New Year's Resolutions and Things to be Grateful For [4 templates]
Remember last year when we put in our lists, travel, get a new job, lose weight…
We knew so little.
Origin of New Year's Resolutions
It’s an old tradition to make New Year’s Resolution. But, how old?
Traveling back to ancient Babylon, over 4,000 years ago. It’s said that Babylonians had this tradition during Akitu that was a 12-day New Year’s celebration.
Akitu was a festival. People would plant crops, pledge loyalty to the king or crowning a new one, and make promising the gods to paid debts and return borrowed items, and if they keep their promise, they believed that gods would favor them in the year ahead.
But, if they broke their promise, gods would punish them.
In ancient Rome, Julius Caesars (you know, Cleopatra’s Husband) introduced a new calendar in 46 B.C.: he declared January 1st as the start of the new year. January comes from Janus, he was a two-faced god. He was chosen to name the first month of the year because his two faces resembled he looked back into the previous year and forward the new one.
So, Romans offered sacrifices to Janus, and make promises for the year ahead.
Knights in the Middle Age place their hands on a live or roasted peacock to renew their vow to chivalry. This was called the annual Peacock Vow, it was intended to maintain their knighthood values and took place at the end of the year
So, all over history, people tend to make promises to the year coming. New Year’s Resolution as we know it started back in the 17th century. According to the Merriam-Webster website, in 1671, Anne Halkett, a Scottish writer member of the Scottish Gentry, wrote a diary entry on January 2nd, and tittle it Resolutions. This entry contained several pledges typically taken from Bible Verses such as “I will not offend anymore”.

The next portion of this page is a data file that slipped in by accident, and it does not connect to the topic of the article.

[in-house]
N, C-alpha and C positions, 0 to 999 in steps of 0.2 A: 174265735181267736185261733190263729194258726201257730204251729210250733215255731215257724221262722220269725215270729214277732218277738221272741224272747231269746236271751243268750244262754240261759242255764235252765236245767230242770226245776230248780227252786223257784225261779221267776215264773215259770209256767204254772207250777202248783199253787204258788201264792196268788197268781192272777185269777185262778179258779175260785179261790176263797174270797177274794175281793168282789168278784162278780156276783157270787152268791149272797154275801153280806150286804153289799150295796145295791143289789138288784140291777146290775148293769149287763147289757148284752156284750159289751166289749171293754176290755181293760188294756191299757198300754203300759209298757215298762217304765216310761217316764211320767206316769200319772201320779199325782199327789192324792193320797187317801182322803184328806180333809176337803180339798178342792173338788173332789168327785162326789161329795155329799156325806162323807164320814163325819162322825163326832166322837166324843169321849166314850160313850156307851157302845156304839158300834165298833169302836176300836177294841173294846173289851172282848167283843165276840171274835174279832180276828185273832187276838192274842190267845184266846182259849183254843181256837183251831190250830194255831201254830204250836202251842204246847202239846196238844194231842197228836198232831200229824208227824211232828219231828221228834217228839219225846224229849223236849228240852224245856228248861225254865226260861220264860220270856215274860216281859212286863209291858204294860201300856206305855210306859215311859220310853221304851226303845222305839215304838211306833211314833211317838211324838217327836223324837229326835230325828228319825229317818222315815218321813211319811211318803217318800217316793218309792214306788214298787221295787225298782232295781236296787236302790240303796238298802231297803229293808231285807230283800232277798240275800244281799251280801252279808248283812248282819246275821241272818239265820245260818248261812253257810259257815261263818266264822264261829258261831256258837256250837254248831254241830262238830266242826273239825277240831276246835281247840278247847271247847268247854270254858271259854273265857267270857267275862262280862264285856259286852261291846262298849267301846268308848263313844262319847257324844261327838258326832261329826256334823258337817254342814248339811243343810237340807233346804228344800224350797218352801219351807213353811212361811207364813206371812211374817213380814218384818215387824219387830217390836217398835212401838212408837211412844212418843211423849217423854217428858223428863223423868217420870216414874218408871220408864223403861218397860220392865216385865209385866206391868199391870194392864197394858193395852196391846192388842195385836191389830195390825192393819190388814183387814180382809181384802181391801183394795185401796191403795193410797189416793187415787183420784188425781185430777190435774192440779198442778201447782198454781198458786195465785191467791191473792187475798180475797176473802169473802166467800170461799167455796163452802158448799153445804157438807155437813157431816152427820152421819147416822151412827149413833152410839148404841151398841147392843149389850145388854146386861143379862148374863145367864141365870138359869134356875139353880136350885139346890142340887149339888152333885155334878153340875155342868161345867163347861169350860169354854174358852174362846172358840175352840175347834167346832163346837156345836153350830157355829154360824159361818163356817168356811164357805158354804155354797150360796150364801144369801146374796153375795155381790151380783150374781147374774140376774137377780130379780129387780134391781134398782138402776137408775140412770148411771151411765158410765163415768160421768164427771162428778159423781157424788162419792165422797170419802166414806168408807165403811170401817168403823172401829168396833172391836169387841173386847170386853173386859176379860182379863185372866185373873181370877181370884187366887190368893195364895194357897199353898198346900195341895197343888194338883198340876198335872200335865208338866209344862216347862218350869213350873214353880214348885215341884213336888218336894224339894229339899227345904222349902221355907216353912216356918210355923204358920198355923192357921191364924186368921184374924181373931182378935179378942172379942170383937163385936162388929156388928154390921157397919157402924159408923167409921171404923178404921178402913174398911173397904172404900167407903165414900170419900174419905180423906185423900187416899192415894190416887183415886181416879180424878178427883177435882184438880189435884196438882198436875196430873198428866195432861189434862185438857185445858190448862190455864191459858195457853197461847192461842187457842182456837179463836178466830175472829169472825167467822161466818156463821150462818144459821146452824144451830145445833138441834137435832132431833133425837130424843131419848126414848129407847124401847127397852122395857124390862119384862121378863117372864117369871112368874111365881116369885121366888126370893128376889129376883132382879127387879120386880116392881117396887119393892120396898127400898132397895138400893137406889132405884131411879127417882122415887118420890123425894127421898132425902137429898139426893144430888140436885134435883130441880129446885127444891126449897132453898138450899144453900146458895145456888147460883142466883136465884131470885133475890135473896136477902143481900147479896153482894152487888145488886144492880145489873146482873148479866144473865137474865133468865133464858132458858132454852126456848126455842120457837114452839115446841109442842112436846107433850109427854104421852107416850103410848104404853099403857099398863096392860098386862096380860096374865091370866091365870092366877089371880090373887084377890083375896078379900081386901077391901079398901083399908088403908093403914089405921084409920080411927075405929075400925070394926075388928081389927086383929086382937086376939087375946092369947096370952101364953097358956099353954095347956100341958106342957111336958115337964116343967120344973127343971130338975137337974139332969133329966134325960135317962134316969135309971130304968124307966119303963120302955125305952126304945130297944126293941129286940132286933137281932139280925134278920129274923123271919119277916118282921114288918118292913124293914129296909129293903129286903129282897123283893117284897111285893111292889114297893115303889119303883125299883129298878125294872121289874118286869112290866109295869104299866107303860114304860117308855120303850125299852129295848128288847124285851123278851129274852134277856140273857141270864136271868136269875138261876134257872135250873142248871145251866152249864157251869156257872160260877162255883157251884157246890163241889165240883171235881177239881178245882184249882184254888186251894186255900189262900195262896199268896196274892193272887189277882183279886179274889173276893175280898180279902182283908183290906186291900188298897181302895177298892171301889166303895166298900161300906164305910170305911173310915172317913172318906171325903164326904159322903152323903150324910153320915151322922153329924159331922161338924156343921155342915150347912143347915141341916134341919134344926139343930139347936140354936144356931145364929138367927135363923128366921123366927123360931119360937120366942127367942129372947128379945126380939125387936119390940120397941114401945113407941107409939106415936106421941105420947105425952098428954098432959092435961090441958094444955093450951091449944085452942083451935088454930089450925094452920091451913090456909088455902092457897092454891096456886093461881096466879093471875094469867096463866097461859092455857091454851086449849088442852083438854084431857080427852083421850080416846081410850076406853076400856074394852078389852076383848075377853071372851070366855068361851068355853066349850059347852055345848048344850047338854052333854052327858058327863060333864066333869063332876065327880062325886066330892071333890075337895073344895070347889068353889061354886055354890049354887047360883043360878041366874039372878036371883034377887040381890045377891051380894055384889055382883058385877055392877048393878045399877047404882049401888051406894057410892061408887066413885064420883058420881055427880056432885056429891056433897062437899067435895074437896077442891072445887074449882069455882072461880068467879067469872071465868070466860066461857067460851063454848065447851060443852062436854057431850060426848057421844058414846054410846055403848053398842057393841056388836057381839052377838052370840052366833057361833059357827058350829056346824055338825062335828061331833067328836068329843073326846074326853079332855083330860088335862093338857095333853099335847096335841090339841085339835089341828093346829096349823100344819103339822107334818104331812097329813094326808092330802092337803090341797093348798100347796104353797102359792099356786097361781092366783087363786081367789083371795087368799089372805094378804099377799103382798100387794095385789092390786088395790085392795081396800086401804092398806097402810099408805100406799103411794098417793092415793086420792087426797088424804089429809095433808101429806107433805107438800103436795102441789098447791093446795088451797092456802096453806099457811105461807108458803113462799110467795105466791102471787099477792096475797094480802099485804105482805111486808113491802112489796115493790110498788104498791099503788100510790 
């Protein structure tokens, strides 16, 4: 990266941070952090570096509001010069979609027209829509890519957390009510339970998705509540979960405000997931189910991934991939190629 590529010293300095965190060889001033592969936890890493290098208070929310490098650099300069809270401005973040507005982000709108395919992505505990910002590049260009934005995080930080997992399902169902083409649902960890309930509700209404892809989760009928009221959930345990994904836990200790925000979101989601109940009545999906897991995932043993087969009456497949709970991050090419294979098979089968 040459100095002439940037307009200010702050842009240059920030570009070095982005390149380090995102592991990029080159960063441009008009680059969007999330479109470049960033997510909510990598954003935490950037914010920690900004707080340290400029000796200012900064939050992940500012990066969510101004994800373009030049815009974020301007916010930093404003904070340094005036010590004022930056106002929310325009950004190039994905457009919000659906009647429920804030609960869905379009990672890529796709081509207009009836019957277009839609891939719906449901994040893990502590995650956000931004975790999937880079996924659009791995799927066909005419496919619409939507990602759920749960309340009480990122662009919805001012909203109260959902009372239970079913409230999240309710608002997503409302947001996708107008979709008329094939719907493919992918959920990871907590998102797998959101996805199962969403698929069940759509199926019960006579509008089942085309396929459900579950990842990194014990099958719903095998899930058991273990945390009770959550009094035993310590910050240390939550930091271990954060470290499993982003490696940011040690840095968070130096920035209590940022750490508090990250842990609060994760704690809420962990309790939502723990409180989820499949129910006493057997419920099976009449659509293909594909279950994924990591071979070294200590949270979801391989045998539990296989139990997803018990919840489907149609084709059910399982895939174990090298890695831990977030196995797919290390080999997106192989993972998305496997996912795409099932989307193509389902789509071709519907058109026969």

Would she thought at that time that her diary entry will make one of today’s first references to New Year’s Resolutions?
But, in the 19th century, the habit was satirized, because people would keep making promises and failing to keep them. In 1802, Walker’s Hibernian Magazine wrote an article that state “the following personages have begun the year with a string of resolutions, which they all solemnly pledged to keep” and then enumerate a series of fictitious and sarcastic resolutions like
“Statesmen have resolved to have no other object in view than the good of their country…, the physicians have determined to follow nature in her operations, and to prescribe no more than is necessary, and to be very moderate in their fees”
The phrase New Year’s Resolution is first found in history in a Boston newspaper on January 1st of 1813, in a short article titled “The Friday Lecture”. The article state:
“And yet, I believe there are multitudes of people, accustomed to receive injunctions of new year resolutions, who will sin all the month of December, with a serious determination of beginning the new year with new resolutions and new behaviour, and with the full belief that they shall thus expiate and wipe away all their former faults.”
Maybe at this point the phrase “I will lose the extra pounds I gained this December next year” looks familiar to you.
Making and breaking them
So, making and breaking New Year’s resolutions has been a tradition since humankind existed. Of course, nowadays people tend to make promises to themselves instead of gods, but humans always had the intention to compromise on doing something the new year.
Maybe because starting a New Year gives a sentiment or freshness. New Year, New Me, right?
These promises can be health-related, of self-improvement. Researches said that almost 40% of Americans make New Year’s Resolutions, but only 8% accomplish their goals, and 80% of people break their resolutions by the first week of February.
Looks like over 4,000 years of practice are not enough to learn how to set accomplishable goals.
Did you know there is a Ditch New Year’s Resolutions Day?
This holiday takes place on January 17th, the date was chosen because research concluded that 25% of people ditch their New Year resolutions after just one week and 29% after just two weeks. So, January 17th is just a few days more than two weeks since January 1st. Enough time for people to realize that the goals they set were unachievable.